The two consecutive strikes which have crippled the automotive industry for the past eight weeks have come to an end, but workers at Durban’s Toyota plant will be feeling the pinch for months to come.
The first strike, at Toyota itself, ended on September 9, after running for three weeks from August 19.
However, Toyota was one of seven vehicle manufacturers affected by the National Union of Metalworkers of SA (Numsa) strike in the automotive components sector, which only ended yesterday.
The factories could not function without the components, and a short while after restarting, had to close again.
An employee at the country’s largest vehicle manufacturing plant in Prospecton, who spoke to the Daily News on condition of anonymity, said he had not been paid since the strike in the auto manufacturing sector began.
The 36-year-old father has been struggling to make ends meet.
The strike had been on a no work, no pay basis, so when the union accepted the employers’ increase offer of 11.5 percent for this year, 10 percent for next year and 2015, the Toyota employee was anxious to get back on the job and start earning money again.
However, soon after returning to work, workers were told to go back home as the components industry supplying them had also gone on strike.
“When we were striking they had no-one to supply components to, so they probably shut down or worked short time, meaning less money in their pockets. They, too, have the right to strike for better pay, but this is really affecting us.”
Because of the no work, no pay principle, another shutdown at Toyota meant he would not be paid while component manufacturers downed tools.
“I had to cut into the savings for my children’s education to feed them,” he said.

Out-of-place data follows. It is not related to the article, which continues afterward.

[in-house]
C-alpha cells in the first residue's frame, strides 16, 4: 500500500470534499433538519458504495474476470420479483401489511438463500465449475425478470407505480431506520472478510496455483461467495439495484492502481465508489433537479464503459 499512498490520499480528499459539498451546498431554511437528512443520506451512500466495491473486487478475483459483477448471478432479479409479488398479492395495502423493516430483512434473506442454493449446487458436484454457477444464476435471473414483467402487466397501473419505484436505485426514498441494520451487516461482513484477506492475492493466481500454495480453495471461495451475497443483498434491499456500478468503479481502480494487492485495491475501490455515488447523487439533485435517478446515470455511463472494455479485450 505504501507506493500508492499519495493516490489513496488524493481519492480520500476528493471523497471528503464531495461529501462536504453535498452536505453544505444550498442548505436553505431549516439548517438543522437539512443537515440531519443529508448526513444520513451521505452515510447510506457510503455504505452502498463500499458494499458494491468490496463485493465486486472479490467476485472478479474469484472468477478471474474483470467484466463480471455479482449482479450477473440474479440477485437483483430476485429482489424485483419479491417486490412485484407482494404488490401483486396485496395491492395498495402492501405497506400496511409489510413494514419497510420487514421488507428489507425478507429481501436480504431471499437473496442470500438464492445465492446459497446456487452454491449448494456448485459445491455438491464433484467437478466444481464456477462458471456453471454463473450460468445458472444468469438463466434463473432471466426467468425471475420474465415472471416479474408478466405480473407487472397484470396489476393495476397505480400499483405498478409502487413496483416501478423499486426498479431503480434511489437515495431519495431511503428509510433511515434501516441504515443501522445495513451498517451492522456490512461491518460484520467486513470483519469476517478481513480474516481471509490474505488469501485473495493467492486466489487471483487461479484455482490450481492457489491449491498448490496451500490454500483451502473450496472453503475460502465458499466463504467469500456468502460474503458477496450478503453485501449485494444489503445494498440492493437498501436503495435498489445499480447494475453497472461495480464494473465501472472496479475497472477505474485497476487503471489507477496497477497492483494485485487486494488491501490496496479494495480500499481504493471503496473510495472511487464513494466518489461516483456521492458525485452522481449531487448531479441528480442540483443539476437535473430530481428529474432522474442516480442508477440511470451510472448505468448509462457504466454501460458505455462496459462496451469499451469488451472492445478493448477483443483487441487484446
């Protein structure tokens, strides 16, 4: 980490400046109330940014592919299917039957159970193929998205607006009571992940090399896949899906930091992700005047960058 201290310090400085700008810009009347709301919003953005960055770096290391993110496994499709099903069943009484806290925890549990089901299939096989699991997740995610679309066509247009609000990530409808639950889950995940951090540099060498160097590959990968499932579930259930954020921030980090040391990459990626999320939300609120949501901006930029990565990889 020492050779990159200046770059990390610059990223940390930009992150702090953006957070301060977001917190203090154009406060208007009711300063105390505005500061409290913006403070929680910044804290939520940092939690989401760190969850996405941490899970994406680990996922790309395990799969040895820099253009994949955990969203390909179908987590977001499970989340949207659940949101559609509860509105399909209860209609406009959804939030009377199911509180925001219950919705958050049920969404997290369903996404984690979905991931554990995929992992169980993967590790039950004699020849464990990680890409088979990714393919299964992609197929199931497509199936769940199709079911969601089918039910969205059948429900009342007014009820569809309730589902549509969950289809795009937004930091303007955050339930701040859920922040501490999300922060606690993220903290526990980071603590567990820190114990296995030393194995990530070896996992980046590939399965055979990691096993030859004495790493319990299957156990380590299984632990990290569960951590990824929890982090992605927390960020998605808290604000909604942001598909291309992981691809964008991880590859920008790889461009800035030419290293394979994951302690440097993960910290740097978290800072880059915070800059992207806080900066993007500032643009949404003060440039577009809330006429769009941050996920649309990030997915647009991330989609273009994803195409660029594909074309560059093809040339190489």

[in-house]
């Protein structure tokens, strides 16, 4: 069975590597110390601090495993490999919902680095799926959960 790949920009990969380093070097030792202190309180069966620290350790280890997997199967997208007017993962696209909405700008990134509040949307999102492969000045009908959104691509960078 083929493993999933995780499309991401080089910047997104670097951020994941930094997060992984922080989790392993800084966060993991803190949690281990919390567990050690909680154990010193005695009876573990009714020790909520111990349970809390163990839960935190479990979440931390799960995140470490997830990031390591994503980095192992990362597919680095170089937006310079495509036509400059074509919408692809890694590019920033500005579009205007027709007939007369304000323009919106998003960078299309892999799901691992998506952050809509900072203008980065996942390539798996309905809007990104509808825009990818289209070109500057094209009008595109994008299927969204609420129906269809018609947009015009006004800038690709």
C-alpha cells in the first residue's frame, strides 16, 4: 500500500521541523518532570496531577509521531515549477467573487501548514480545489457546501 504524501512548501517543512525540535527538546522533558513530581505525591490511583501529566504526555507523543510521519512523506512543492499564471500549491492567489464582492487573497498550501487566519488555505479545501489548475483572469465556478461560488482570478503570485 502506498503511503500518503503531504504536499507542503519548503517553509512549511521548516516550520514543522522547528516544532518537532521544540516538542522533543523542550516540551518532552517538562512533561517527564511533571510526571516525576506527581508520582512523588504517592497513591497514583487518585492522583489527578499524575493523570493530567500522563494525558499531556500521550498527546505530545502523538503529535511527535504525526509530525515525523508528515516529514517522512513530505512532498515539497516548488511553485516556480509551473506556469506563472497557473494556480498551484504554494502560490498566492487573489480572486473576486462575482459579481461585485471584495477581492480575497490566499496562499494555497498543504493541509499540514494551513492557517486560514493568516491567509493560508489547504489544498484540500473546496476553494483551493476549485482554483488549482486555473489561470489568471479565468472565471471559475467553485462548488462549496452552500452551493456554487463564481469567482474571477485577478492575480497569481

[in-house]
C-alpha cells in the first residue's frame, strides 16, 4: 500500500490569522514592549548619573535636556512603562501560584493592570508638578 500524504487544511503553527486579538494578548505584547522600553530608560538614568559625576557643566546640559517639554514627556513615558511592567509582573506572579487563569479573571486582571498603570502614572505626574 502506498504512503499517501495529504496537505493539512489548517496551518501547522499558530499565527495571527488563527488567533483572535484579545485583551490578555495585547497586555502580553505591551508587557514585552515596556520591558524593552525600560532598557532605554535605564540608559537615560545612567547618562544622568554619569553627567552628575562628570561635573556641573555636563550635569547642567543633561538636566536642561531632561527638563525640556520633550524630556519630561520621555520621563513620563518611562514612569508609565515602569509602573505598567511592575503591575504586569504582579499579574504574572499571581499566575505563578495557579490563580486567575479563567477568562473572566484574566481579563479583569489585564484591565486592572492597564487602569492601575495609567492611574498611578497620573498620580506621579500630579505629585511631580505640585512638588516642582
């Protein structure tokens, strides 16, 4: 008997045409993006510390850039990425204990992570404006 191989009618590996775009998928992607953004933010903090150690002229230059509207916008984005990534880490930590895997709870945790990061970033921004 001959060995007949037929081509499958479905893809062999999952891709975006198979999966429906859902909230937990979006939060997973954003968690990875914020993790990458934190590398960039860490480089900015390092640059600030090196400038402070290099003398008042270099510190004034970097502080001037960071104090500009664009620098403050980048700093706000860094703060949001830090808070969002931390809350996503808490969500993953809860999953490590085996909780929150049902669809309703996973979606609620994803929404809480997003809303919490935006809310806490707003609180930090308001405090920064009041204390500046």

Another Toyota employee said it would have been better if the strikes had taken place simultaneously.
He said he was sure the same outcome could have been reached.
“It’s a shame that in South Africa in 2013, we still have to take such drastic action to get what we deserve. Why can’t the employer just come with a good offer in the first place? Then we would not have to go on strike.
“The increment is good for us in the long run, but right now I will have a sour festive season because I will still be patching the holes in my pocket from not getting paid during these two months. I don’t even want to think about (the) back to school (expenses) in January.”
Only employees who assemble Quantum minibuses and other vehicles with imported components, and who make up a small portion of Toyota’s 8 500 employees, were able to continue working.
Toyota spokesman, Leo Kok, said to date a total of 14 889 vehicles were lost a day owing to the stoppages.
“We won’t be able to recoup losses, but may be able to refill orders,” said Kok.
He said that Toyota’s senior managers had visited the company’s headquarters in Japan last week to discuss the matter.
“We are working on a catch-up plan.
“The impact of strike will be evident is sales figures, our focus is on the customers in over 60 countries waiting for cars,” Kok said.
He said that although strikes were not abnormal or unique to South Africa, what was detrimental was the length of strikes.
“Prolonged strikes place us under a lot of pressure. It affects the stability of supply, which is a critical component for manufacturers. This damaged our brand significantly,” he said. It also affected staff and their livelihoods, he said.